Selma Blair is an amazing woman. Not only is she the actress I grew up watching (oh the ludicrous drama of Cruel Intentions, the timeless legend that is Legally Blonde, and the iconic portrayal of Kris Jenner in The People v. O.J Simpson: American Crime Story), but she is also living with Multiple Sclerosis.
Multiple sclerosis (MS) is a condition that can affect the brain and spinal cord, causing a wide range of potential symptoms, including problems with vision, arm or leg movement, sensation or balance. (NHS, 2018)
Selma Blair first opened up about this in October 2018, writing on her Instagram: “I have #multiplesclerosis . I am in an exacerbation. By the grace of the lord, and will power and the understanding producers at Netflix , I have a job. A wonderful job. I am disabled. I fall sometimes. I drop things. My memory is foggy. And my left side is asking for directions from a broken gps. But we are doing it . And I laugh and I don’t know exactly what I will do precisely but I will do my best.”
(This is a shortened version – the full version can be seen here)
The reason I love Selma is that she is open and honest about her condition in a world and industry that is continuously harsh. All you have to do is follow her on social media to be exposed to life with an illness – where you feel tired, grateful, anxious, isolated, overjoyed, and everything else under the sun, all at the same time.
Selma Blair walked the red carpet at the Vanity Fair Oscar Party 2019 with an enviable cane in hand and served some SERIOUS LOOKS. She cried, she asked for support, and she was absolutely sensational. I felt huge respect for her for braving an entirely overwhelming situation with incredible courage, and the outpour of support on social media suggests to me that everyone else felt that too.
Lady Gaga is also someone I find especially powerful. In her Netflix documentary Gaga: Five Foot Two, Gaga opens up about her fibromyalgia, an illness which sufferers can struggle to get taken seriously.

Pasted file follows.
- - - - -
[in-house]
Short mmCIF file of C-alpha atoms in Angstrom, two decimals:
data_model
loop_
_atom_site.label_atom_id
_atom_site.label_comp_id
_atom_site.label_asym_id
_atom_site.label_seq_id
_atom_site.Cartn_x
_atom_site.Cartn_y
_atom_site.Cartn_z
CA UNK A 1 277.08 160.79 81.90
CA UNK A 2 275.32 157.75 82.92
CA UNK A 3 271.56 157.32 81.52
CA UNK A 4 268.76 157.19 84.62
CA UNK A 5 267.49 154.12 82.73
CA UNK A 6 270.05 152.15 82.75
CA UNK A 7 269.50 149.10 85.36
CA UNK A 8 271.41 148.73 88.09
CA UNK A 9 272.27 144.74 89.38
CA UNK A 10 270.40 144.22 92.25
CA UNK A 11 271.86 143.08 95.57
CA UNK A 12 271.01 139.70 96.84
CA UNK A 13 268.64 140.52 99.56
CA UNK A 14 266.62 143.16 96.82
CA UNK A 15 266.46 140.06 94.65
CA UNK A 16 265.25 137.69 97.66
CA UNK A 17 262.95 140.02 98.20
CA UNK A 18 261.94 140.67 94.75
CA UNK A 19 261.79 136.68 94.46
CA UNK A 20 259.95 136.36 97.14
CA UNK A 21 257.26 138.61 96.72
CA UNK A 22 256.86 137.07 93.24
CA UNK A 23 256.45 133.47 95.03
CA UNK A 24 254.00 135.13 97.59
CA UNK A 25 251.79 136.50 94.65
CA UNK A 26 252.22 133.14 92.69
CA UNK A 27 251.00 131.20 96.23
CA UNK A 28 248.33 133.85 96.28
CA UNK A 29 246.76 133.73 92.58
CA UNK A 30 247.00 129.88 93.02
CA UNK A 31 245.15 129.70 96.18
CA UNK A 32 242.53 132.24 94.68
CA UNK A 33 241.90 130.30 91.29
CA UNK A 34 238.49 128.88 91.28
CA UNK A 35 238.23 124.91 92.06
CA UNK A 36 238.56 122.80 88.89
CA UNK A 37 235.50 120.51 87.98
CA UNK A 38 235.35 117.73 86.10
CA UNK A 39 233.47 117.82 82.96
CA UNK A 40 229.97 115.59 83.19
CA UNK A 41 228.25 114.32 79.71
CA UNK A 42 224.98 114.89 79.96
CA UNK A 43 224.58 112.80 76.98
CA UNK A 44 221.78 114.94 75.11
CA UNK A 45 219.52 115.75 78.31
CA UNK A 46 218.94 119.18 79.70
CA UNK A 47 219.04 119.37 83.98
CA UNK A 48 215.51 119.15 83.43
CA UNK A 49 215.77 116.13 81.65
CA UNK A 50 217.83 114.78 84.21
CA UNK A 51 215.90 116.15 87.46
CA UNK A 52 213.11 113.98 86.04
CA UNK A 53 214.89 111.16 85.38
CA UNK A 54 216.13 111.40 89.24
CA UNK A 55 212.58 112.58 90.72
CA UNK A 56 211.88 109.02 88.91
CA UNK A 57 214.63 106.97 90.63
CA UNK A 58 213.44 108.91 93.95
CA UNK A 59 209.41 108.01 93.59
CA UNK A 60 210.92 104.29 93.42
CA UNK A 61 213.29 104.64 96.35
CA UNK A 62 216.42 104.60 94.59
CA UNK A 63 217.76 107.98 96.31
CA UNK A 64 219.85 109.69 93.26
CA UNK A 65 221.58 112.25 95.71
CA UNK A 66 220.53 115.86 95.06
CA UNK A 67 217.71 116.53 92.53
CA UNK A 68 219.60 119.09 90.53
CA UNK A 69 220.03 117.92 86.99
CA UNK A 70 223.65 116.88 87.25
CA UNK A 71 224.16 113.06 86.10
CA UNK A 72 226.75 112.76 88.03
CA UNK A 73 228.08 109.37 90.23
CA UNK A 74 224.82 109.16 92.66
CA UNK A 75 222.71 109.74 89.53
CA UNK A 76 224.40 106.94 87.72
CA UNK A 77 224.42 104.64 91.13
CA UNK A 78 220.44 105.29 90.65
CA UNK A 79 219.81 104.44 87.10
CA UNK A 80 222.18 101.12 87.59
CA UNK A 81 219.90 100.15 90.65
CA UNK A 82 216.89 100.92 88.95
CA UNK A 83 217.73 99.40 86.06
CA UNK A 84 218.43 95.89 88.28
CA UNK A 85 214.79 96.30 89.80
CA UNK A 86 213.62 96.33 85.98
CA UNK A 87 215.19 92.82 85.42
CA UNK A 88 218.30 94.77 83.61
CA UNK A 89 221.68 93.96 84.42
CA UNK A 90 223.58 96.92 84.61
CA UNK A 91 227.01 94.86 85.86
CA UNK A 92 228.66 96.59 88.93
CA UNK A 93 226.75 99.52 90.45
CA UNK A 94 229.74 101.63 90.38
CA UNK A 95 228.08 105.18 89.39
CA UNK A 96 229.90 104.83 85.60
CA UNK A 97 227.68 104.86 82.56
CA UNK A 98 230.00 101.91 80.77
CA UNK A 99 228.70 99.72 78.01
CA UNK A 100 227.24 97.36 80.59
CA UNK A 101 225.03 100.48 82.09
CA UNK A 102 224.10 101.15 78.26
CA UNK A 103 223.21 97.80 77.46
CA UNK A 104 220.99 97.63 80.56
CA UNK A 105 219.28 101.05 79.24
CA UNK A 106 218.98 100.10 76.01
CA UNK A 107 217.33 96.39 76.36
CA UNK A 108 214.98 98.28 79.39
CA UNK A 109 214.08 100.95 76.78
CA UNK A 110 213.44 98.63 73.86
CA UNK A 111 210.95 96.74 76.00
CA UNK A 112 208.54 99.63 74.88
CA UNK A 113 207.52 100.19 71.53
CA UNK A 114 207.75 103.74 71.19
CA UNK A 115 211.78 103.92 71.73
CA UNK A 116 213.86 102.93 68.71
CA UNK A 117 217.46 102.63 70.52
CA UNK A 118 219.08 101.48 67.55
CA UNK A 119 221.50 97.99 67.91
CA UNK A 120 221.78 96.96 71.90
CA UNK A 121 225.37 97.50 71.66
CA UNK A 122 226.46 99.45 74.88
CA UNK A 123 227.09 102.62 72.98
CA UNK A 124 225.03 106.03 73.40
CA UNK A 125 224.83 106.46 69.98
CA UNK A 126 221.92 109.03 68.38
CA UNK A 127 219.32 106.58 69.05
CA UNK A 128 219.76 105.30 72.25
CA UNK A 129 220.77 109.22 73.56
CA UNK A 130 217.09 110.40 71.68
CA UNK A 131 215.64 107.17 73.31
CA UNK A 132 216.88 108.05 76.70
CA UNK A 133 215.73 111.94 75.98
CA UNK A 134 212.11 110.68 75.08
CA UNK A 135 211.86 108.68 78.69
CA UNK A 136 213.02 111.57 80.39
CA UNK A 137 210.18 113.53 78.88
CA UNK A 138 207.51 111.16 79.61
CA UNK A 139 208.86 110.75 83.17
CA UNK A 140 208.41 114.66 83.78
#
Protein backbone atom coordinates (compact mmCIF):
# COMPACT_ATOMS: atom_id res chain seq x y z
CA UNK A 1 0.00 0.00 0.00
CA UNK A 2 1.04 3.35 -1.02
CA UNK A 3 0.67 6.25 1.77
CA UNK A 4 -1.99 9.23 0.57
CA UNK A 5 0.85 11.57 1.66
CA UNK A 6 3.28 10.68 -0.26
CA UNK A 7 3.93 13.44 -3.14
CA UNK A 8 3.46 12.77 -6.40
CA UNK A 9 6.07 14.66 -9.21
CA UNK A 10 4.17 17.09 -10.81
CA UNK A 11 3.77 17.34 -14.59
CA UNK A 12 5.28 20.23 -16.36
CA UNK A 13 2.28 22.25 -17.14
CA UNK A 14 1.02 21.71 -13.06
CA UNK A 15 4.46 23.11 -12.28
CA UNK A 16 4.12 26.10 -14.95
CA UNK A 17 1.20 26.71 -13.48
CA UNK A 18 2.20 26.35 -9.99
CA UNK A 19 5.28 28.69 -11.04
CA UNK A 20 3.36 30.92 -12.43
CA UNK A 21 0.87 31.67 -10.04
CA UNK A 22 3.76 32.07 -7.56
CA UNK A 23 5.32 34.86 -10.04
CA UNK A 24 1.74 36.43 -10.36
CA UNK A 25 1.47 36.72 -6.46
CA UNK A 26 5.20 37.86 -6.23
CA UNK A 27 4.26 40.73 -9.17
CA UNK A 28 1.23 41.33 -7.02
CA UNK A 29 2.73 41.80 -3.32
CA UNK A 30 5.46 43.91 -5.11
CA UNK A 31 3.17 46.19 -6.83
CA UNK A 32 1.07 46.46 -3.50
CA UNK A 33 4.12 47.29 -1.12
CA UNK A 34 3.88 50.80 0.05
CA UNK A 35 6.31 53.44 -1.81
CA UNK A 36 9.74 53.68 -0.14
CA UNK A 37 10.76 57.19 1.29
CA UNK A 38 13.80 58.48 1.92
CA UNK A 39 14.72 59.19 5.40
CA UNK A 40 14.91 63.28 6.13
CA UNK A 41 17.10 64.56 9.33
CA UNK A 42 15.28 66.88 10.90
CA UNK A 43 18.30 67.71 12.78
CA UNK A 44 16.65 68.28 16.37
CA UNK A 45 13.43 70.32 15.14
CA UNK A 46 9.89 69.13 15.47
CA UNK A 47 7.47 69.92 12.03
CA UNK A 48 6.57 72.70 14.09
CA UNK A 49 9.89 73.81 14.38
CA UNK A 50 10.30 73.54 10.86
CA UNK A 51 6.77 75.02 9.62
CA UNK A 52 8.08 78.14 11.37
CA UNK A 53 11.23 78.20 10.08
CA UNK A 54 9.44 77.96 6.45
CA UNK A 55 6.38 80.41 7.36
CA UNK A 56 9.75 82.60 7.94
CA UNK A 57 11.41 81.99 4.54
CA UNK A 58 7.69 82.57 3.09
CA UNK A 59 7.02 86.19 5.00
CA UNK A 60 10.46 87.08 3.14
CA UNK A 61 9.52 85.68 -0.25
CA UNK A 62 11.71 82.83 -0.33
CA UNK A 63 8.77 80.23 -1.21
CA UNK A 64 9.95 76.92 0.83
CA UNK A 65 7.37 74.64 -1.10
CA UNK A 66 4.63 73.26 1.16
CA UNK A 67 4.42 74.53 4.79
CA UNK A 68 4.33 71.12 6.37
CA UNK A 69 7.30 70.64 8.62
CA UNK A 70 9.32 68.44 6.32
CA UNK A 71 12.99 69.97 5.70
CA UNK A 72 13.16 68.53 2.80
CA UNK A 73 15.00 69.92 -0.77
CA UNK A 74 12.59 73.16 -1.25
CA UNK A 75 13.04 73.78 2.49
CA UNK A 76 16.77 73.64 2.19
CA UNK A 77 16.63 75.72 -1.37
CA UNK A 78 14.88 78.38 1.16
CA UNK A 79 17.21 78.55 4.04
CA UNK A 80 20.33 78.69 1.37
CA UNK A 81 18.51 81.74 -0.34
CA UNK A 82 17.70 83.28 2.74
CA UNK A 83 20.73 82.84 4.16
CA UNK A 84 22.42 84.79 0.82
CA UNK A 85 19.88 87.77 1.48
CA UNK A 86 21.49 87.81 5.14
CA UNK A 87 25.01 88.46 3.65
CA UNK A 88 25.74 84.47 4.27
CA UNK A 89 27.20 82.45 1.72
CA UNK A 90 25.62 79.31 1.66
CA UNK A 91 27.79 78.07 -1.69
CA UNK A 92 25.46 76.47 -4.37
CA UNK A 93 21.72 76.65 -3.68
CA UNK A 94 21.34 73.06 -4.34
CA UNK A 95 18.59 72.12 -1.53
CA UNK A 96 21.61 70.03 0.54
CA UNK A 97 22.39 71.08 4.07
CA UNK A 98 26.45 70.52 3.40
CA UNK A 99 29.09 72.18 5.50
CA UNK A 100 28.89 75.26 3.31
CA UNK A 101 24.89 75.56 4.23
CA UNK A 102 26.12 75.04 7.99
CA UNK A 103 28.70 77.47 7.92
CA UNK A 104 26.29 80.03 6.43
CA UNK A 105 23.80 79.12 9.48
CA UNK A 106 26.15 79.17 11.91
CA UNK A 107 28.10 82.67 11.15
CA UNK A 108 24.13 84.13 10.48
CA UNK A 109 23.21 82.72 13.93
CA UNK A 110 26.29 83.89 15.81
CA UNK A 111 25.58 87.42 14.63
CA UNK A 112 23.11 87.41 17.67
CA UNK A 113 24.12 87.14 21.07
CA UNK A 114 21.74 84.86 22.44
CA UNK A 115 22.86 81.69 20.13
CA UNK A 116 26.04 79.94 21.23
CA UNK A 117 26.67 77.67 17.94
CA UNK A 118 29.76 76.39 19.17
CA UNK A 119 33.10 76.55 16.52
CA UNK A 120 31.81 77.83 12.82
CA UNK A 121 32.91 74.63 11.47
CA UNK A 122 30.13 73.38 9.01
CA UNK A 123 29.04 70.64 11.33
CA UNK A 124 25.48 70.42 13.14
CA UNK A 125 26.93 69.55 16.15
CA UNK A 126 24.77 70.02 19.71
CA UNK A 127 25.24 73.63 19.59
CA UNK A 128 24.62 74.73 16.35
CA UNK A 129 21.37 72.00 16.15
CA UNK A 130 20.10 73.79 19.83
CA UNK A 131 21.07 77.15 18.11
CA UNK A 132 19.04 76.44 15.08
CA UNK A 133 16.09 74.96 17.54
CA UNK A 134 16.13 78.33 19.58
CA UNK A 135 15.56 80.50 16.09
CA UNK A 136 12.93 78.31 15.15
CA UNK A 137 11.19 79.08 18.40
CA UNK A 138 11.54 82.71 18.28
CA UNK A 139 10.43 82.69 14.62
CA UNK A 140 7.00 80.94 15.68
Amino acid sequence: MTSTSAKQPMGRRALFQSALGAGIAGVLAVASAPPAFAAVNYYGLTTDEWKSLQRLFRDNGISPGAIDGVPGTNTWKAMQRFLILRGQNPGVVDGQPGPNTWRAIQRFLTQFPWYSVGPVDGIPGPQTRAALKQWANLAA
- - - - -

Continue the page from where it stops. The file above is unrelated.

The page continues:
“We’ve all heard of Lady Gaga, but fibromyalgia syndrome (FMS) may be more of a mystery. It is a condition that is hard to diagnose, explain or treat. And many people with the condition say they struggle to get medical professionals to take their symptoms seriously.
FMS is a long-term condition that causes widespread pain. Its debilitating symptoms include extreme tiredness, muscle aches, difficulty sleeping and concentrating; headaches and bloating are also common. In Lady Gaga’s case, it is easy to see how she may have initially put these problems down to touring and performing. But the fatigue and pains persist even when you rest, and can be far more draining than normal tiredness.” (The Guardian)
I know a lot of people with fibromyalgia, and it’s common knowledge among the community that even having a few hours of ‘fun’ or ‘enjoyment’ can result in days and weeks of pain. Despite this, Lady Gaga lives with strength, touring the world and producing award-winning work (which I also love).
In an interview with Vogue, Gaga said: “I get so irritated with people who don’t believe fibromyalgia is real. For me, and I think for many others, it’s really a cyclone of anxiety, depression, PTSD, trauma, and panic disorder, all of which sends the nervous system into overdrive, and then you have nerve pain as a result,” she said. “People need to be more compassionate. Chronic pain is no joke. And it’s every day waking up not knowing how you’re going to feel.”
She, like Selma, is very open about her journey with illness. She’s also very open about her privilege, which has also been noted in the report by The Atlantic: ‘during one excruciating flare-up shown in Five Foot Two, she sympathizes with less-privileged sufferers of the disorder: “Like, I don’t know what I’d fuckin’ do if I didn’t have everybody here to help me.”‘
Blair and Gaga are just two of my role models when it comes to illness, but there are countless others out there. I know many amazing people who are sharing their stories and recreating the narrative of illness, identity, and disability in 2019, and many of them are in my Vasculitis support group. You don’t need to be a celebrity to be an inspiration, but it certainly helps when high profile influencers are able to increase the volume of the conversation.
In this blog post, I have aimed to use specialist terms such as (but not limited to) condition, illness, and disability in the correct way. I am only comfortable with labelling my own experience, so if I have misidentified or mislabeled something, please let me know! I want to be helpful and constantly seek education on these topics.